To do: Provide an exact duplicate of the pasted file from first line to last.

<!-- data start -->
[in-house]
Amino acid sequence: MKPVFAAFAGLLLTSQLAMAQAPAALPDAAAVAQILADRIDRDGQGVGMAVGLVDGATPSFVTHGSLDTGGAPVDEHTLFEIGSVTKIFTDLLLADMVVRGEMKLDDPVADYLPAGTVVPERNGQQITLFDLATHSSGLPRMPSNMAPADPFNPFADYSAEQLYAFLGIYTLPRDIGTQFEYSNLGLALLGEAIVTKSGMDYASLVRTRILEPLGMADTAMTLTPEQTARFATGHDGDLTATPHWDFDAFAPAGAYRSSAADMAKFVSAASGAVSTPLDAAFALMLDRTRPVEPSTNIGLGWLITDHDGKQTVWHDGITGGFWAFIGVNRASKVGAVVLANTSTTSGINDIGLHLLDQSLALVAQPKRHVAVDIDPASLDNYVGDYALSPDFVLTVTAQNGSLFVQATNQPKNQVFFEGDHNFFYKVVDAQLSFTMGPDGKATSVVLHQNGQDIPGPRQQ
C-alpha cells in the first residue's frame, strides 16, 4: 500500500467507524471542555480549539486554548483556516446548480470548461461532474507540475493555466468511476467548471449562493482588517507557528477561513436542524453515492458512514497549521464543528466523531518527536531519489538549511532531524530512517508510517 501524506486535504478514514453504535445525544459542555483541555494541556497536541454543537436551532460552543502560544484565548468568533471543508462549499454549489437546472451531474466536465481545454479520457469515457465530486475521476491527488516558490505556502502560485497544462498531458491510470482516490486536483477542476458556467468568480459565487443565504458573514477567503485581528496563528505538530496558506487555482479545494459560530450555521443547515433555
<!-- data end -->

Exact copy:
[in-house]
Amino acid sequence: MKPVFAAFAGLLLTSQLAMAQAPAALPDAAAVAQILADRIDRDGQGVGMAVGLVDGATPSFVTHGSLDTGGAPVDEHTLFEIGSVTKIFTDLLLADMVVRGEMKLDDPVADYLPAGTVVPERNGQQITLFDLATHSSGLPRMPSNMAPADPFNPFADYSAEQLYAFLGIYTLPRDIGTQFEYSNLGLALLGEAIVTKSGMDYASLVRTRILEPLGMADTAMTLTPEQTARFATGHDGDLTATPHWDFDAFAPAGAYRSSAADMAKFVSAASGAVSTPLDAAFALMLDRTRPVEPSTNIGLGWLITDHDGKQTVWHDGITGGFWAFIGVNRASKVGAVVLANTSTTSGINDIGLHLLDQSLALVAQPKRHVAVDIDPASLDNYVGDYALSPDFVLTVTAQNGSLFVQATNQPKNQVFFEGDHNFFYKVVDAQLSFTMGPDGKATSVVLHQNGQDIPGPRQQ
C-alpha cells in the first residue's frame, strides 16, 4: 500500500467507524471542555480549539486554548483556516446548480470548461461532474507540475493555466468511476467548471449562493482588517507557528477561513436542524453515492458512514497549521464543528466523531518527536531519489538549511532531524530512517508510517 501524506486535504478514514453504535445525544459542555483541555494541556497536541454543537436551532460552543502560544484565548468568533471543508462549499454549489437546472451531474466536465481545454479520457469515457465530486475521476491527488516558490505556502502560485497544462498531458491510470482516490486536483477542476458556467468568480459565487443565504458573514477567503485581528496563528505538530496558506487555482479545494459560530450555521443547515433555